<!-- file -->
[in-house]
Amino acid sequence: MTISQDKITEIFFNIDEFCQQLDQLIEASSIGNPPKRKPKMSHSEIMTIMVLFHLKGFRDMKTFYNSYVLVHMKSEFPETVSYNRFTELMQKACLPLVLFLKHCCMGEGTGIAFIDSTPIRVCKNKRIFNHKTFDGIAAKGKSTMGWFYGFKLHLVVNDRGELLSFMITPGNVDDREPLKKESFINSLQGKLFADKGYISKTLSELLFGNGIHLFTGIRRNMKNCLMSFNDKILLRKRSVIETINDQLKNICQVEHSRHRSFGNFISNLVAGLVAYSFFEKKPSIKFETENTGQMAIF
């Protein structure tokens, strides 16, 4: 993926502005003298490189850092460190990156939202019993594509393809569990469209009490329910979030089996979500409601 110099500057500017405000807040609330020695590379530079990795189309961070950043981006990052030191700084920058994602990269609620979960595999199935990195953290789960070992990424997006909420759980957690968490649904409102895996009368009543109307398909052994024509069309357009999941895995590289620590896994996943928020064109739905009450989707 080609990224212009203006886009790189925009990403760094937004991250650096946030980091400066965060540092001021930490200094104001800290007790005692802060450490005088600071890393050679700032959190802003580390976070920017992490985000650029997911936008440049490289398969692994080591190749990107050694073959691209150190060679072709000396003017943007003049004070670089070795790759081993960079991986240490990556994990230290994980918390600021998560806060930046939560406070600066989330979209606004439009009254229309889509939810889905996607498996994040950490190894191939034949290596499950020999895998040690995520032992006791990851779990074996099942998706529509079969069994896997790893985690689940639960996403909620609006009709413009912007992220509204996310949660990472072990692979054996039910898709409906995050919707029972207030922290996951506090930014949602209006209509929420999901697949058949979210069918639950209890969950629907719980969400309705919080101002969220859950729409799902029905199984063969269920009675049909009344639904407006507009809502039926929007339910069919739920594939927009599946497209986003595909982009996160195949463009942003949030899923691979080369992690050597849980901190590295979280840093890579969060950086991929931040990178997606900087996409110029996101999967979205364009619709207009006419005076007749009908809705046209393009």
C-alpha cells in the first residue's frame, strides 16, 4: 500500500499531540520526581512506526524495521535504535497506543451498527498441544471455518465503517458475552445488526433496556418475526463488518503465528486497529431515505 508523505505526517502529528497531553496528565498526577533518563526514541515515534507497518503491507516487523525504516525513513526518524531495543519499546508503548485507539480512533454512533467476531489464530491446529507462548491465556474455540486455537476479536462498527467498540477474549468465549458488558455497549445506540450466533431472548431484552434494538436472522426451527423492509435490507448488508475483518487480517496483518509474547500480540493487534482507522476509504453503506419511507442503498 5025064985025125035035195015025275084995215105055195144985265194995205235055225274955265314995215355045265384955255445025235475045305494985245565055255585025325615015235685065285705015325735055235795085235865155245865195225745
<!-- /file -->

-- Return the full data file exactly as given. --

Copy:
[in-house]
Amino acid sequence: MTISQDKITEIFFNIDEFCQQLDQLIEASSIGNPPKRKPKMSHSEIMTIMVLFHLKGFRDMKTFYNSYVLVHMKSEFPETVSYNRFTELMQKACLPLVLFLKHCCMGEGTGIAFIDSTPIRVCKNKRIFNHKTFDGIAAKGKSTMGWFYGFKLHLVVNDRGELLSFMITPGNVDDREPLKKESFINSLQGKLFADKGYISKTLSELLFGNGIHLFTGIRRNMKNCLMSFNDKILLRKRSVIETINDQLKNICQVEHSRHRSFGNFISNLVAGLVAYSFFEKKPSIKFETENTGQMAIF
């Protein structure tokens, strides 16, 4: 993926502005003298490189850092460190990156939202019993594509393809569990469209009490329910979030089996979500409601 110099500057500017405000807040609330020695590379530079990795189309961070950043981006990052030191700084920058994602990269609620979960595999199935990195953290789960070992990424997006909420759980957690968490649904409102895996009368009543109307398909052994024509069309357009999941895995590289620590896994996943928020064109739905009450989707 080609990224212009203006886009790189925009990403760094937004991250650096946030980091400066965060540092001021930490200094104001800290007790005692802060450490005088600071890393050679700032959190802003580390976070920017992490985000650029997911936008440049490289398969692994080591190749990107050694073959691209150190060679072709000396003017943007003049004070670089070795790759081993960079991986240490990556994990230290994980918390600021998560806060930046939560406070600066989330979209606004439009009254229309889509939810889905996607498996994040950490190894191939034949290596499950020999895998040690995520032992006791990851779990074996099942998706529509079969069994896997790893985690689940639960996403909620609006009709413009912007992220509204996310949660990472072990692979054996039910898709409906995050919707029972207030922290996951506090930014949602209006209509929420999901697949058949979210069918639950209890969950629907719980969400309705919080101002969220859950729409799902029905199984063969269920009675049909009344639904407006507009809502039926929007339910069919739920594939927009599946497209986003595909982009996160195949463009942003949030899923691979080369992690050597849980901190590295979280840093890579969060950086991929931040990178997606900087996409110029996101999967979205364009619709207009006419005076007749009908809705046209393009």
C-alpha cells in the first residue's frame, strides 16, 4: 500500500499531540520526581512506526524495521535504535497506543451498527498441544471455518465503517458475552445488526433496556418475526463488518503465528486497529431515505 508523505505526517502529528497531553496528565498526577533518563526514541515515534507497518503491507516487523525504516525513513526518524531495543519499546508503548485507539480512533454512533467476531489464530491446529507462548491465556474455540486455537476479536462498527467498540477474549468465549458488558455497549445506540450466533431472548431484552434494538436472522426451527423492509435490507448488508475483518487480517496483518509474547500480540493487534482507522476509504453503506419511507442503498 5025064985025125035035195015025275084995215105055195144985265194995205235055225274955265314995215355045265384955255445025235475045305494985245565055255585025325615015235685065285705015325735055235795085235865155245865195225745